An exhibition in Tate Britain's currently taking over the spring season with a deep, insightful and refreshingly sober showcase on one of today's most important documentary photographers, Don McCullin, running through 6 May.
British photojournalist Don McCullin's first professional exposure to photography was when he was a photographer's assistant at the National Service in the Royal Air Force. During this time, he bought a Rolleicord as his first camera but ended up pawning his equipment due to lack of funds. McCullin started street-level, photographing gangs based in London in 1958, which he photographed The Guvnors and got published in The Observer. This moment led him to a straight path to becoming a professional photographer. In the '60s and '80s, McCullin worked as a correspondent for The Sunday Times to document wars in Biafra, Cyprus, Falklands, Vietnam, the Tet offensive, the Northern Ireland conflict as well as the AIDS epidemic in Africa.
In his autobiography, McCullin wrote: “ Cyprus left me with the beginnings of a self-knowledge, and the very beginning of what they call empathy. I found I was able to share other people’s emotional experiences, live with them silently, transmit them.” McCullin also went to Cambodia to cover the rise of the Khmer Rouge. Many of his experiences on the job molded his ethos, beliefs, and approach to photography, often depicting a down-to-earth, realistic yet empathic and concerned gaze on them. Assistant Curator Aicha Mehrez described McCullin's style:
“...McCullin has never been one for sunshine and rainbows and the lyricism of his landscape work is Wagnerian rather than romantic. McCullin’s photograph of the battlefield of the Somme sits perfectly next to his pictures of the flooded Somerset Levels and other landscapes, often printed very darkly, with their torn earth and dark, metallic skies resembling trenches more than bucolic country scenes. For McCullin, these landscapes are politicized too with the constant closures of dairy farms and ever-increasing development of the green belt. Though they may appear to the passerby as quiet images of rolling fields, they remind McCullin of the various theatres of war to which his mind is constantly returning. In his book, The Destruction Business, McCullin says of these works, ‘I dream of this when I’m in battle. I think of misty England.”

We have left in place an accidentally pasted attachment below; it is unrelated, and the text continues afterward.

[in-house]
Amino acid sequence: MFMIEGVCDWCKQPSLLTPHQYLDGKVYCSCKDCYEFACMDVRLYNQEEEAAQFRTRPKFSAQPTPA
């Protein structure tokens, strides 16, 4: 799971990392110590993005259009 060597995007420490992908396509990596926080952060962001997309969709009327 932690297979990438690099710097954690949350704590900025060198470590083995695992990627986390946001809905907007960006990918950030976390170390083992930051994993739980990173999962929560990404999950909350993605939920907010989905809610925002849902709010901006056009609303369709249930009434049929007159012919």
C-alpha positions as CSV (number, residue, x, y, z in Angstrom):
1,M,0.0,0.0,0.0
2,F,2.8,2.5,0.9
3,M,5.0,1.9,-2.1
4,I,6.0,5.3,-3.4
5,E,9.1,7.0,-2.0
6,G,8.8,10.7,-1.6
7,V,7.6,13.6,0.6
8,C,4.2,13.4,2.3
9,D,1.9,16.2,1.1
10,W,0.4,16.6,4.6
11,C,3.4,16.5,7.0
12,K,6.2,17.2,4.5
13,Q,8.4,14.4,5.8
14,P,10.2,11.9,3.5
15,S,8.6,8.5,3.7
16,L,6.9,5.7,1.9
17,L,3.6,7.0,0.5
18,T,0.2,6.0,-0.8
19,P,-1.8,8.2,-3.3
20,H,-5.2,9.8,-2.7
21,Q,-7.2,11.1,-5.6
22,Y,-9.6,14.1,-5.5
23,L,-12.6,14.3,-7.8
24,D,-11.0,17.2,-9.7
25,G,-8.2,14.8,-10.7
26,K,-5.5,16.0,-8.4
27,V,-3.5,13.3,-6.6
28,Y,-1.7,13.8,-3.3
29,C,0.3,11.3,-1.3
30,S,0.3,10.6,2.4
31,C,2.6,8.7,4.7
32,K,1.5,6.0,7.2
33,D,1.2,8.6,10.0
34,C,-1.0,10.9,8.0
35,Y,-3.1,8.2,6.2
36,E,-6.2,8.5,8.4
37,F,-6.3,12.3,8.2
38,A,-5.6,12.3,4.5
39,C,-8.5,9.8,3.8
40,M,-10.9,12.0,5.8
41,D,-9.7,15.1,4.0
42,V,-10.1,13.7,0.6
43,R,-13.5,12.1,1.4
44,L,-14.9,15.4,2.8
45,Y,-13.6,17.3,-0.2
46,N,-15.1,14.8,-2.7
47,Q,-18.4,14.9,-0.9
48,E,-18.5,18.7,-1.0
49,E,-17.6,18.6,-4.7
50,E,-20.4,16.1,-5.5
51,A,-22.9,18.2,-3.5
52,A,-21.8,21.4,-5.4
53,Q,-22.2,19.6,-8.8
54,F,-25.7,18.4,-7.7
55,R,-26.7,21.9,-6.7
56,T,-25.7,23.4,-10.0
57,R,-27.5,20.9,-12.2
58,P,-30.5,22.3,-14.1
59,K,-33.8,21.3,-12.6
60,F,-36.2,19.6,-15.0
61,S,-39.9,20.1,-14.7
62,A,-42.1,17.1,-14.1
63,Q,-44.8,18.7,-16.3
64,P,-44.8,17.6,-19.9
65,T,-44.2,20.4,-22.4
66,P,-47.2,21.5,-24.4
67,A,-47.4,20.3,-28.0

McCullin has described a particular experience during his coverage in Cambodia where he was walking along with a group of soldiers when the breeze blew off his hat. When retrieving the hat, AK-47 rounds began, and the soldier next to him went forward and were taken down by the explosion. McCullin recalled the feeling of sudden burning feeling and looking down in a daze, seeing blood over his legs and crotch. Injured, the man dragged himself to a group of medics who dumped him onto an open lorry. Mc Cullin recognized him. He further narrated in his autobiography:
“The man pictured in the center of the image above was the man who had been just ahead of him behind the jeep before the explosion. McCullin said ‘We had shared the fragmentation, but he had taken most of it in the stomach…[he] sat up and was kicking his legs, pleading for life. Minutes later I noticed he was lying down again, his feet drumming too perfectly with every motion of the lorry. I knew that he had gone. It could so easily have been my dead corpse rattling. I thought He’s gone instead of me.’
Over 250 photographs from McCullin's body of work is up for viewing in the exhibition, all processed and printed by McCullin himself in his own darkroom. For more information about the showcase, visit Tate Britain's website.
All images are with permission from Tate Britain.